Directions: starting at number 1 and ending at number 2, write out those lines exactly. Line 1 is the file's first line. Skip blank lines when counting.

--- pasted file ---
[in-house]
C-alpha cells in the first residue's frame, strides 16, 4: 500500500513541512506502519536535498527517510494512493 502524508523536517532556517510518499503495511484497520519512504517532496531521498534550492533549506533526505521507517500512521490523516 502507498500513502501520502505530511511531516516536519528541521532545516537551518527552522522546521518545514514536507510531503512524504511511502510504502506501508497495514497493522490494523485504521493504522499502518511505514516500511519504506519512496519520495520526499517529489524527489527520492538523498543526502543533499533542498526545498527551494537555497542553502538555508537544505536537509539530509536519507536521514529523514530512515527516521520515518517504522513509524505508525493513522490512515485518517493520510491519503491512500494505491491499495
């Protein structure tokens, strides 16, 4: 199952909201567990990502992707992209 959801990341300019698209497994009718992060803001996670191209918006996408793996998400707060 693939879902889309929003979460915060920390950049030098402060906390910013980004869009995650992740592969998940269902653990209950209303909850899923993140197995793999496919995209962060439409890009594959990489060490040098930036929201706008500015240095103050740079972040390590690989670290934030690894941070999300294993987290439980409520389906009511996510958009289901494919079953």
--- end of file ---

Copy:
[in-house]
C-alpha cells in the first residue's frame, strides 16, 4: 500500500513541512506502519536535498527517510494512493 502524508523536517532556517510518499503495511484497520519512504517532496531521498534550492533549506533526505521507517500512521490523516 502507498500513502501520502505530511511531516516536519528541521532545516537551518527552522522546521518545514514536507510531503512524504511511502510504502506501508497495514497493522490494523485504521493504522499502518511505514516500511519504506519512496519520495520526499517529489524527489527520492538523498543526502543533499533542498526545498527551494537555497542553502538555508537544505536537509539530509536519507536521514529523514530512515527516521520515518517504522513509524505508525493513522490512515485518517493520510491519503491512500494505491491499495